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How big data is making security exciting again

As security attacks become both more persistent and more complex, the rules-based approach to network and data protection is becoming increasingly ineffective.

The traditional rules-based approach uses security information and event management (SIEM) systems designed to track and mitigate 'known threats'. However, network security is now entering a new age, where unknown threats pose the greatest danger.

Facing the challenge of emerging malware

So what happens when a new and previously unidentified piece of malware comes calling? Once it's inside the network, an attacker can ensure that evidence of the malware's presence is hidden in the massive amounts of 'normal' data that enterprise systems generate. Trying to locate it can thus be extremely difficult.

Furthermore, given that SIEMs tend to overlook a lot of data, and data quite often simply gets lost, organisations' ability to spot new threats can become extremely compromised - especially when data being dismissed could potentially provide valuable clues to spotting advanced emerging threats.

That's why the new frontier of enterprise security is statistical analysis and pattern recognition in big data – specifically, machine data.

In this new world of security, CSOs and IT teams have to unlearn their over-reliance on traditional data protection technologies such as antivirus software, firewalls, and security information and event management systems. The non-stop barrage of attacks that the enterprise faces has turned security into a reactive, administrative role.

Security should be an exciting industry to work in, but too often those in charge – both seasoned professionals and new entrants – are just responding to systems alerts rather than applying their knowledge and thinking more laterally about threats.

What can be done?

To address this, security professionals need to have much greater oversight of everything that happens inside the enterprise. How? By being able to quickly analyse and sift through the machine data generated by interactions with IT systems in order to identify unusual patterns and abnormal behaviours which could indicate that an attack is taking place.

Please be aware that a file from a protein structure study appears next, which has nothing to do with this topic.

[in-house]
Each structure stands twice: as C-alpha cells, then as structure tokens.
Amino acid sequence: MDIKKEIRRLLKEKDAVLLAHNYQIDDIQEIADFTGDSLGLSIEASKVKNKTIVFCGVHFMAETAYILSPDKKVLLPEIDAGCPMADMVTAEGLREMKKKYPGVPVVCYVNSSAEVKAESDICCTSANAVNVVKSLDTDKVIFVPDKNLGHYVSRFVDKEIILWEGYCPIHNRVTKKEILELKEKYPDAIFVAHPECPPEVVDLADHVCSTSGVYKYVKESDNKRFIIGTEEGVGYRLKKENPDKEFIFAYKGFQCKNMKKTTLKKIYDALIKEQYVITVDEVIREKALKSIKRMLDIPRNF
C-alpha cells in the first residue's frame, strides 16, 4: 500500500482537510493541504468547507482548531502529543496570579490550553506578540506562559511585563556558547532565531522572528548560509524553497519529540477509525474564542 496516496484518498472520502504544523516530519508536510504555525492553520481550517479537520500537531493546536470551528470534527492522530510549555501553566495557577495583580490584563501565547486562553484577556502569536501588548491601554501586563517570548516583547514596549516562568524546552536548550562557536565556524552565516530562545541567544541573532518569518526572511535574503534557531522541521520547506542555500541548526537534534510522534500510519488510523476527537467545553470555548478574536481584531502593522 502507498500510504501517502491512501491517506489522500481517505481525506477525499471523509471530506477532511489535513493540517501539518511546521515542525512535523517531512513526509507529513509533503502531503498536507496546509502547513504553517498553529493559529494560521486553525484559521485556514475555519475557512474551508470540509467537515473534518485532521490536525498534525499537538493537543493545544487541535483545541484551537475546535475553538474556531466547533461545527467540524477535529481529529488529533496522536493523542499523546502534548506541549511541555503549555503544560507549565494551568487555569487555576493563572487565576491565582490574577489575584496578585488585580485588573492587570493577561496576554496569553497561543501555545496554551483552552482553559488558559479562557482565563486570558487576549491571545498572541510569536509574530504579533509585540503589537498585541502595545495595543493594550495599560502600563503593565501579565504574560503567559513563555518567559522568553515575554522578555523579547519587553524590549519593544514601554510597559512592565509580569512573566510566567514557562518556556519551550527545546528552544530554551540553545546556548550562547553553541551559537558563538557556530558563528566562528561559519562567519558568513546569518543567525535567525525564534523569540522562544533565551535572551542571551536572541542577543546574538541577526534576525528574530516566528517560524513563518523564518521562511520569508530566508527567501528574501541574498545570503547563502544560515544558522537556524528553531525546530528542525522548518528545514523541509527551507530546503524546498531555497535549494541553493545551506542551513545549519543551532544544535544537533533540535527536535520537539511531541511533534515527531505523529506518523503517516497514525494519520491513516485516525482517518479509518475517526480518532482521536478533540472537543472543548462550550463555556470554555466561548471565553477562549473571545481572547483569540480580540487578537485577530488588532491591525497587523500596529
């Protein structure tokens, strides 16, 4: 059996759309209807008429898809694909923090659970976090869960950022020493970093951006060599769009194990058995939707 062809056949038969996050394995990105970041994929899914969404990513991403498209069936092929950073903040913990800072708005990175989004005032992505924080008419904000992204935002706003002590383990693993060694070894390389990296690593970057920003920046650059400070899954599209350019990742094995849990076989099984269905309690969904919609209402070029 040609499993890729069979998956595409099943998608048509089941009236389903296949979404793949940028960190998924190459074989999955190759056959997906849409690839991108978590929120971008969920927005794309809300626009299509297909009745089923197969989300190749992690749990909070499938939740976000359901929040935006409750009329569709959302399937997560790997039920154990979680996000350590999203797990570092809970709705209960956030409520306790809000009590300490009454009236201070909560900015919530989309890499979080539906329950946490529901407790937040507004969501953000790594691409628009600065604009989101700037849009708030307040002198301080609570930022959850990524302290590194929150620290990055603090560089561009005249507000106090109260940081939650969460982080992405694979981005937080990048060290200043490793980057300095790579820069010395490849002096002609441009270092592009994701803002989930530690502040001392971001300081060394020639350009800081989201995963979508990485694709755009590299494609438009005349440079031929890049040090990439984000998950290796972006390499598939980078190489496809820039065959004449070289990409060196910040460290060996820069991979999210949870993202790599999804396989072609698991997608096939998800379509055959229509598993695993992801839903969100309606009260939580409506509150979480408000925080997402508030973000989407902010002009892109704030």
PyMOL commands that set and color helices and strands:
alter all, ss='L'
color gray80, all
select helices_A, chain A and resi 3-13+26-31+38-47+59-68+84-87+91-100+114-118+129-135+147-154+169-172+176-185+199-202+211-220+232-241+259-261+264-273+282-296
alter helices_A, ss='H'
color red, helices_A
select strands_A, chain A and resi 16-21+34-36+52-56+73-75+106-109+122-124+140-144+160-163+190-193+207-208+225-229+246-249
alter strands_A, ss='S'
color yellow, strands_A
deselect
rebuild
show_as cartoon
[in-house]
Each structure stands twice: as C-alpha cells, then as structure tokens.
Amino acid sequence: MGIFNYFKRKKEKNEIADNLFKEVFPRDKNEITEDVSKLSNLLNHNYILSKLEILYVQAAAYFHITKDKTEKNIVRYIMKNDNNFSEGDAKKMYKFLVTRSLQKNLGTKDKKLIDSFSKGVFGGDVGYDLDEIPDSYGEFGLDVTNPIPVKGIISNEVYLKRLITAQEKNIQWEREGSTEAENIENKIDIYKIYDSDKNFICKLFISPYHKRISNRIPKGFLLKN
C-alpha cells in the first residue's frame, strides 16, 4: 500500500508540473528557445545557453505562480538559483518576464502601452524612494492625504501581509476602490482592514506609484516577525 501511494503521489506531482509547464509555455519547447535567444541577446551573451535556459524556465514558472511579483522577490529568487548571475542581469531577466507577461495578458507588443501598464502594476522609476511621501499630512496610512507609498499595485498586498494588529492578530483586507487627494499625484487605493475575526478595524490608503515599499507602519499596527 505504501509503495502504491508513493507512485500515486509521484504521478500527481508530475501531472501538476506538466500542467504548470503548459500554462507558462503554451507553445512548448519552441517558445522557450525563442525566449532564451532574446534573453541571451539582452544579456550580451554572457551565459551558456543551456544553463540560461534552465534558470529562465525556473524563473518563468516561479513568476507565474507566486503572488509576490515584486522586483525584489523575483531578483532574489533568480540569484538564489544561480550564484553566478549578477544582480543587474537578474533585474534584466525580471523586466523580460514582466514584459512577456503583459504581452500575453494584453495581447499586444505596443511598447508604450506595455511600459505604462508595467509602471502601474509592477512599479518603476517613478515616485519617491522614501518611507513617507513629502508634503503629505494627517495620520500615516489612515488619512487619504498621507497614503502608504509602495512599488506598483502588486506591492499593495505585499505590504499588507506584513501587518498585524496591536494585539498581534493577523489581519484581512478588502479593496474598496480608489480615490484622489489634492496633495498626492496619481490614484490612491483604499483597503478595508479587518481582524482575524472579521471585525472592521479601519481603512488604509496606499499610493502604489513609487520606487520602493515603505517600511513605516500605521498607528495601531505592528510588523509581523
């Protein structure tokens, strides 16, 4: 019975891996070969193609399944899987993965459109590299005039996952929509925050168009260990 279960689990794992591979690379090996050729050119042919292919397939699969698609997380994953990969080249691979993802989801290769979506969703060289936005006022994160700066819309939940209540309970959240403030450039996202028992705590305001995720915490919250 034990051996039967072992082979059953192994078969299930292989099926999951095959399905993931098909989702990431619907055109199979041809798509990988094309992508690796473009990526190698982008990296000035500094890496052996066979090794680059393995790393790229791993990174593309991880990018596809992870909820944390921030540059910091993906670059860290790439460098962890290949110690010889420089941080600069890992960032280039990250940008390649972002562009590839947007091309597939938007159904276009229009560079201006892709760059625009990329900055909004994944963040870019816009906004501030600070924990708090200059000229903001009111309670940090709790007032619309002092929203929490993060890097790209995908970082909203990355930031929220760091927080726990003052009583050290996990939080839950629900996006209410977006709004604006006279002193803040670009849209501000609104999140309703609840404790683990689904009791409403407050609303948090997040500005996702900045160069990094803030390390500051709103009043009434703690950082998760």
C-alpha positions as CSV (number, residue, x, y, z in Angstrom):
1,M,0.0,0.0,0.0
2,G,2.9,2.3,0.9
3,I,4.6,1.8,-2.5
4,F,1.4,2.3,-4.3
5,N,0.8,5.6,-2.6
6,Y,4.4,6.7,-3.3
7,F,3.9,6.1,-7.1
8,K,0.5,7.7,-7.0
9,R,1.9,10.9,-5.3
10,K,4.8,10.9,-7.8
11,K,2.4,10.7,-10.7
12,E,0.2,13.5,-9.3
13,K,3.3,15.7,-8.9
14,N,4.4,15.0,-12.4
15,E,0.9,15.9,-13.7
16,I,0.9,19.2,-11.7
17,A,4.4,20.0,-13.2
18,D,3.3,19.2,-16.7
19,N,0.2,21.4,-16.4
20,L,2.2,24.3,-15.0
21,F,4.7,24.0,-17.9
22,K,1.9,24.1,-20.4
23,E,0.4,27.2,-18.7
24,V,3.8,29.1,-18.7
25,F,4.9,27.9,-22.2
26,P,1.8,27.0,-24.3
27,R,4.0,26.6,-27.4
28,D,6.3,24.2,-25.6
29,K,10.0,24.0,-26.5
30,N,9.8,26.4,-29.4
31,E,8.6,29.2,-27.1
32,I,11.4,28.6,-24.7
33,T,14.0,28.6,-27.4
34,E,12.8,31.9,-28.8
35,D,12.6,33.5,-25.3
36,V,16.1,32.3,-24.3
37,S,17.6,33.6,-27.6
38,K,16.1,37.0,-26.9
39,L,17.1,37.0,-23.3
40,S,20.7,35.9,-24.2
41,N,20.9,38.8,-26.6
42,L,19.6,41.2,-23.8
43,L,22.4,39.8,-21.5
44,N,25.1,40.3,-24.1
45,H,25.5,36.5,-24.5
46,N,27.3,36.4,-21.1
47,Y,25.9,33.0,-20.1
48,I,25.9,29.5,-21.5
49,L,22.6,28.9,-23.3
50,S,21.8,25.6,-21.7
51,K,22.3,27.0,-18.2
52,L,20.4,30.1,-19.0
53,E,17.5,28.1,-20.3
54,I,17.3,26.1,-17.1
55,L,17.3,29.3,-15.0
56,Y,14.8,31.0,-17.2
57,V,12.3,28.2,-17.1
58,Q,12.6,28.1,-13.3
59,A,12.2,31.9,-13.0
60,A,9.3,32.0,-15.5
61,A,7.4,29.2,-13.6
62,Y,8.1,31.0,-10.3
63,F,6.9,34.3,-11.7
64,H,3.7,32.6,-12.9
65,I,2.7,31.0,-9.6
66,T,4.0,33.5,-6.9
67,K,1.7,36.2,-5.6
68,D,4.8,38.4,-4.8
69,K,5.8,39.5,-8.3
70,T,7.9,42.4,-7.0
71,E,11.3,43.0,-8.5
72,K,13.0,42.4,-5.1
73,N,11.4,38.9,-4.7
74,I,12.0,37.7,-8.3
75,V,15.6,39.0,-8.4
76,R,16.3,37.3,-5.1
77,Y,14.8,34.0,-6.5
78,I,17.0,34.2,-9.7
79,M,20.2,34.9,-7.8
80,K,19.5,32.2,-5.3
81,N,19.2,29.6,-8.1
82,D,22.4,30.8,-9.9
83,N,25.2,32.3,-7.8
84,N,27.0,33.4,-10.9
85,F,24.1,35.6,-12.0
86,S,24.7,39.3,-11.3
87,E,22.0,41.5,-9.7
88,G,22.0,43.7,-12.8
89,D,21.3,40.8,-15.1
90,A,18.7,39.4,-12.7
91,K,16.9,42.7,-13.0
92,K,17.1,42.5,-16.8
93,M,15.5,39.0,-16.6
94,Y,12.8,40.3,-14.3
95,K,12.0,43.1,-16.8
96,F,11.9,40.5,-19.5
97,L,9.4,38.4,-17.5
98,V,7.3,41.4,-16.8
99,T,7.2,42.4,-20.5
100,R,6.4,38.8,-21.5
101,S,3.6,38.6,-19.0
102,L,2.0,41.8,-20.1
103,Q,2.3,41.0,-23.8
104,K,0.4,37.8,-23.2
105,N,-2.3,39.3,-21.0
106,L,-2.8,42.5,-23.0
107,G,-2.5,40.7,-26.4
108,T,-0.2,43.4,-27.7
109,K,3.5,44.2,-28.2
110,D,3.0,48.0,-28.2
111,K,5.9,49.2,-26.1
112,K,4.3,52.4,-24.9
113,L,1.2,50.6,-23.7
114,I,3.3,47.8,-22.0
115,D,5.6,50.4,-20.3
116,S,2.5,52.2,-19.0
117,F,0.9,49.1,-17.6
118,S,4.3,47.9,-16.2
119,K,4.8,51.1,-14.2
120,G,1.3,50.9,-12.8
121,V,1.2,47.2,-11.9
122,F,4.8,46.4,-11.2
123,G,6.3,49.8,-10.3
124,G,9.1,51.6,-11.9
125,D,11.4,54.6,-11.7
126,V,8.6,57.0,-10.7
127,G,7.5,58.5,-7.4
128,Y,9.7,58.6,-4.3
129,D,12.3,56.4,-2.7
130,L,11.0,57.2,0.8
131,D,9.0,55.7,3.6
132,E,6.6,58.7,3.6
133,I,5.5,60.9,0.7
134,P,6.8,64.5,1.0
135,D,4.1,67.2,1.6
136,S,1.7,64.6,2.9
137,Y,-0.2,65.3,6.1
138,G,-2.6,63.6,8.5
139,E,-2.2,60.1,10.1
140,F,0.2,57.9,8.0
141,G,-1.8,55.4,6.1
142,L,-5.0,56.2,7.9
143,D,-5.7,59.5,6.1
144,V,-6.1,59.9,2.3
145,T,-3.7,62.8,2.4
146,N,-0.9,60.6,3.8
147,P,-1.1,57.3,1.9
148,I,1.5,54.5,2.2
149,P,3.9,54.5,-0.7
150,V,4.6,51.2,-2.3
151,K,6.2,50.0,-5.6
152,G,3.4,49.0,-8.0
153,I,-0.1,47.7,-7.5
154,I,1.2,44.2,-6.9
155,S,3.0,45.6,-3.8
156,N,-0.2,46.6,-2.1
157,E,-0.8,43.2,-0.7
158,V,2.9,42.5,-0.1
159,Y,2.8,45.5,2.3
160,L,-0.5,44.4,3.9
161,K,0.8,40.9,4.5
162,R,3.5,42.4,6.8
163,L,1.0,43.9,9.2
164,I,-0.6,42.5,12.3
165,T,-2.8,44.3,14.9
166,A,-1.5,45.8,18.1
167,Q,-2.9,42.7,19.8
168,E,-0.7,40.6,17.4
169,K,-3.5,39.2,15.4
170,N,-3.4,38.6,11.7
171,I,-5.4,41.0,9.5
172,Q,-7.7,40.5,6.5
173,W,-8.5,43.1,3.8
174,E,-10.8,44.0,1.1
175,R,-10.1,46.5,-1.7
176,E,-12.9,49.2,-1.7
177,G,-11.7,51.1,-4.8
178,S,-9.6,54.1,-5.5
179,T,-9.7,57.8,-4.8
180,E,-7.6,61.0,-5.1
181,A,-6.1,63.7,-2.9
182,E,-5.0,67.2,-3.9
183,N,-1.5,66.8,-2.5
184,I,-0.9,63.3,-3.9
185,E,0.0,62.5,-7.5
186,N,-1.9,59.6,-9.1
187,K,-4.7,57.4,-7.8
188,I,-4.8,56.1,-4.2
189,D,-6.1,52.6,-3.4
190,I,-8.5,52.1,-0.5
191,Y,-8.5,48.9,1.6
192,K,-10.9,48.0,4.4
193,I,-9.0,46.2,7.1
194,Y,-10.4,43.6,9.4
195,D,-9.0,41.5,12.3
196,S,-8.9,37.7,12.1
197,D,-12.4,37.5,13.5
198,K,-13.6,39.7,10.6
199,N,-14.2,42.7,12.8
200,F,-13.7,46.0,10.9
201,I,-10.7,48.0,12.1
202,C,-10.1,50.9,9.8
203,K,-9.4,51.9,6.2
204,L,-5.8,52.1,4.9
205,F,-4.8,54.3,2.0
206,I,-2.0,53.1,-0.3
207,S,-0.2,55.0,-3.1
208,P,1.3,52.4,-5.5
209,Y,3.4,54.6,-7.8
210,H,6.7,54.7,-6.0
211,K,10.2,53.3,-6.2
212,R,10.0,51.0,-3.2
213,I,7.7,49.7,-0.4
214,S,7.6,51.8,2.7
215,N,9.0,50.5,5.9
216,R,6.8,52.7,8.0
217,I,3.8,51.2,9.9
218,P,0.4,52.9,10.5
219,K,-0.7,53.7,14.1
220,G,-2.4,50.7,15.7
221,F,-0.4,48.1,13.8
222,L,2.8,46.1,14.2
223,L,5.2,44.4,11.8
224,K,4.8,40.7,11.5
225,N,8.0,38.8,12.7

While big data analysis technologies can help to identify possible anomalies, they still require human insight and intelligence to interpret what those anomalies might mean.

There are many examples of anomalies that could be crucial to spotting a new form of malware in your system:

  • The presence of URL strings that are four or five times longer than normal, indicating the possible presence of command-and-control malware attempting to launch a web protocol attack.
  • A network access password being entered 10 times faster than it's possible for a human to type.
  • An excessive amount of outbound DNS traffic or DNS requests, indicating that an employee's machine has become part of a botnet.

Correctly analysing the signs could be the difference between spotting a new form of malware and allowing it to run rampant and invisible throughout your company's network.

What machine data can tell you

Interrogating machine data is also an excellent way of spotting when a security threat is being created internally – not by a clever piece of malware, but by a malicious insider who may feel entitled to intellectual property and wants to take it with them to their new job. Questions you could ask of your data are:

  • Why is a user repeatedly trying to access a file they don't have permission to view?
  • Why is there a significant change in the mix of categories of websites they access?
  • Why has their ID card been used to enter the office when they're meant to be on holiday in the Bahamas?

Achieving this level of operational intelligence not only opens up new possibilities for how companies defend themselves against the myriad security threats they face – it also re-engages the interest and creativity of the IT teams entrusted with the task of risk mitigation.

While there may be no 'silver bullet' for advanced threat detection, big data represents a compelling way to change the tide of online warfare back in favour of the good guys.

Matt Davies is the Product Marketing Director for Europe, the Middle East and Africa at search analytics firm Splunk.

Image credit: Flickr (Victor1558)